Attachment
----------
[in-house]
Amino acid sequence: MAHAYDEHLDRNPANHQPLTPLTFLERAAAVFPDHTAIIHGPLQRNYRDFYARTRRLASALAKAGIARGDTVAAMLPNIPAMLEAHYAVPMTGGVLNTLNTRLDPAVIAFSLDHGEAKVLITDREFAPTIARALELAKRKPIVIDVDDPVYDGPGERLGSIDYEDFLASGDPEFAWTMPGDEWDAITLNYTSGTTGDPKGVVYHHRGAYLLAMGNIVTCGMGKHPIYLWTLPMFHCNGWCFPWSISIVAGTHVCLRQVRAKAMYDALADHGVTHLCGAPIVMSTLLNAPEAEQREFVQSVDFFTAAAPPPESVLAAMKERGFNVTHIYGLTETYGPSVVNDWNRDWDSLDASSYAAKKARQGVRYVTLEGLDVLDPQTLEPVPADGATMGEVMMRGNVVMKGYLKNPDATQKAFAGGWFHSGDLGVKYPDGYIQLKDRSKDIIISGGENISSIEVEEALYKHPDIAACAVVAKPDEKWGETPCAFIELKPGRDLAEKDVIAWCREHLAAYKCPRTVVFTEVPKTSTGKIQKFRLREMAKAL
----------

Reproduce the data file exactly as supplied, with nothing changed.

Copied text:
[in-house]
Amino acid sequence: MAHAYDEHLDRNPANHQPLTPLTFLERAAAVFPDHTAIIHGPLQRNYRDFYARTRRLASALAKAGIARGDTVAAMLPNIPAMLEAHYAVPMTGGVLNTLNTRLDPAVIAFSLDHGEAKVLITDREFAPTIARALELAKRKPIVIDVDDPVYDGPGERLGSIDYEDFLASGDPEFAWTMPGDEWDAITLNYTSGTTGDPKGVVYHHRGAYLLAMGNIVTCGMGKHPIYLWTLPMFHCNGWCFPWSISIVAGTHVCLRQVRAKAMYDALADHGVTHLCGAPIVMSTLLNAPEAEQREFVQSVDFFTAAAPPPESVLAAMKERGFNVTHIYGLTETYGPSVVNDWNRDWDSLDASSYAAKKARQGVRYVTLEGLDVLDPQTLEPVPADGATMGEVMMRGNVVMKGYLKNPDATQKAFAGGWFHSGDLGVKYPDGYIQLKDRSKDIIISGGENISSIEVEEALYKHPDIAACAVVAKPDEKWGETPCAFIELKPGRDLAEKDVIAWCREHLAAYKCPRTVVFTEVPKTSTGKIQKFRLREMAKAL